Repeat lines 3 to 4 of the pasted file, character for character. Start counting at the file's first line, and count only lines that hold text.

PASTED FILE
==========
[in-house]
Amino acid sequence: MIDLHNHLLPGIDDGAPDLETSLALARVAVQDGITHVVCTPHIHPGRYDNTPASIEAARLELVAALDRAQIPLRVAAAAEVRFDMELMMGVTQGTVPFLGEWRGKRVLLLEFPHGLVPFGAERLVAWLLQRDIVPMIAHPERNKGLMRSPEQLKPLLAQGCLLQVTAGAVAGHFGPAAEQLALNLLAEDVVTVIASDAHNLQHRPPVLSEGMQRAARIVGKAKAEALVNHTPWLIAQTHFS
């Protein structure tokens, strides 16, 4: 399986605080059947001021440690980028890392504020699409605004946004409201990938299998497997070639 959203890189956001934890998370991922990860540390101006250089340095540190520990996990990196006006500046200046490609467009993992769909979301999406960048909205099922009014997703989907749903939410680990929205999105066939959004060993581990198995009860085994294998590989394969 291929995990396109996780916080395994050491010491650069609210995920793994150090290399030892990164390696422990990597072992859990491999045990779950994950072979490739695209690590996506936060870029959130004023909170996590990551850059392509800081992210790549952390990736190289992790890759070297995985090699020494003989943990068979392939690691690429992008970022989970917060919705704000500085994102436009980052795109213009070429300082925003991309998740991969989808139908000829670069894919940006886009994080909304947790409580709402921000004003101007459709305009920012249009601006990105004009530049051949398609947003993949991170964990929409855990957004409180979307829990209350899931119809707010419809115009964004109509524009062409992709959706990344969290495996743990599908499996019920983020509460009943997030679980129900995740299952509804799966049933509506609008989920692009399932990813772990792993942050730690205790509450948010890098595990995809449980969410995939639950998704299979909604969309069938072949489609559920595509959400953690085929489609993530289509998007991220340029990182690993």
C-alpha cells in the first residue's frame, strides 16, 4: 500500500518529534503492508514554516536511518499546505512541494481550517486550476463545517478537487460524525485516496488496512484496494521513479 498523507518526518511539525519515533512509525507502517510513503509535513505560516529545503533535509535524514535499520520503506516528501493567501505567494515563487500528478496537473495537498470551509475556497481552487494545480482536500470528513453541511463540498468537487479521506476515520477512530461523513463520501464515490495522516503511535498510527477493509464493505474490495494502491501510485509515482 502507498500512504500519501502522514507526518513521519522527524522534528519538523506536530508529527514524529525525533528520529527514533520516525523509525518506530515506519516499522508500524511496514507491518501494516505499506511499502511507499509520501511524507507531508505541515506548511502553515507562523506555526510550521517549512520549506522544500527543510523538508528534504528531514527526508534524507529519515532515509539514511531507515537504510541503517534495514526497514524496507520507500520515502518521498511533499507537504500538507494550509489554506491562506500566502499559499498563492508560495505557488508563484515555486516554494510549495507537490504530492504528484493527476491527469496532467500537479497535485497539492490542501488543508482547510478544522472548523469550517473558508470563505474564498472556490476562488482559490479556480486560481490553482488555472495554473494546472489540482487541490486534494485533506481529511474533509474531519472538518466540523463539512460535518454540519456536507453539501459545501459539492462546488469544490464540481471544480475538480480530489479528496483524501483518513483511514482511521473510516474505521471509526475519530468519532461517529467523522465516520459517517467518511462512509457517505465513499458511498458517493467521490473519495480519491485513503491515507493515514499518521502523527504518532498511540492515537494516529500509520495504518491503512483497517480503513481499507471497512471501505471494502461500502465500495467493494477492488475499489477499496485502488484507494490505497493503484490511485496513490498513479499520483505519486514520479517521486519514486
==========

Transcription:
């Protein structure tokens, strides 16, 4: 399986605080059947001021440690980028890392504020699409605004946004409201990938299998497997070639 959203890189956001934890998370991922990860540390101006250089340095540190520990996990990196006006500046200046490609467009993992769909979301999406960048909205099922009014997703989907749903939410680990929205999105066939959004060993581990198995009860085994294998590989394969 291929995990396109996780916080395994050491010491650069609210995920793994150090290399030892990164390696422990990597072992859990491999045990779950994950072979490739695209690590996506936060870029959130004023909170996590990551850059392509800081992210790549952390990736190289992790890759070297995985090699020494003989943990068979392939690691690429992008970022989970917060919705704000500085994102436009980052795109213009070429300082925003991309998740991969989808139908000829670069894919940006886009994080909304947790409580709402921000004003101007459709305009920012249009601006990105004009530049051949398609947003993949991170964990929409855990957004409180979307829990209350899931119809707010419809115009964004109509524009062409992709959706990344969290495996743990599908499996019920983020509460009943997030679980129900995740299952509804799966049933509506609008989920692009399932990813772990792993942050730690205790509450948010890098595990995809449980969410995939639950998704299979909604969309069938072949489609559920595509959400953690085929489609993530289509998007991220340029990182690993």
C-alpha cells in the first residue's frame, strides 16, 4: 500500500518529534503492508514554516536511518499546505512541494481550517486550476463545517478537487460524525485516496488496512484496494521513479 498523507518526518511539525519515533512509525507502517510513503509535513505560516529545503533535509535524514535499520520503506516528501493567501505567494515563487500528478496537473495537498470551509475556497481552487494545480482536500470528513453541511463540498468537487479521506476515520477512530461523513463520501464515490495522516503511535498510527477493509464493505474490495494502491501510485509515482 502507498500512504500519501502522514507526518513521519522527524522534528519538523506536530508529527514524529525525533528520529527514533520516525523509525518506530515506519516499522508500524511496514507491518501494516505499506511499502511507499509520501511524507507531508505541515506548511502553515507562523506555526510550521517549512520549506522544500527543510523538508528534504528531514527526508534524507529519515532515509539514511531507515537504510541503517534495514526497514524496507520507500520515502518521498511533499507537504500538507494550509489554506491562506500566502499559499498563492508560495505557488508563484515555486516554494510549495507537490504530492504528484493527476491527469496532467500537479497535485497539492490542501488543508482547510478544522472548523469550517473558508470563505474564498472556490476562488482559490479556480486560481490553482488555472495554473494546472489540482487541490486534494485533506481529511474533509474531519472538518466540523463539512460535518454540519456536507453539501459545501459539492462546488469544490464540481471544480475538480480530489479528496483524501483518513483511514482511521473510516474505521471509526475519530468519532461517529467523522465516520459517517467518511462512509457517505465513499458511498458517493467521490473519495480519491485513503491515507493515514499518521502523527504518532498511540492515537494516529500509520495504518491503512483497517480503513481499507471497512471501505471494502461500502465500495467493494477492488475499489477499496485502488484507494490505497493503484490511485496513490498513479499520483505519486514520479517521486519514486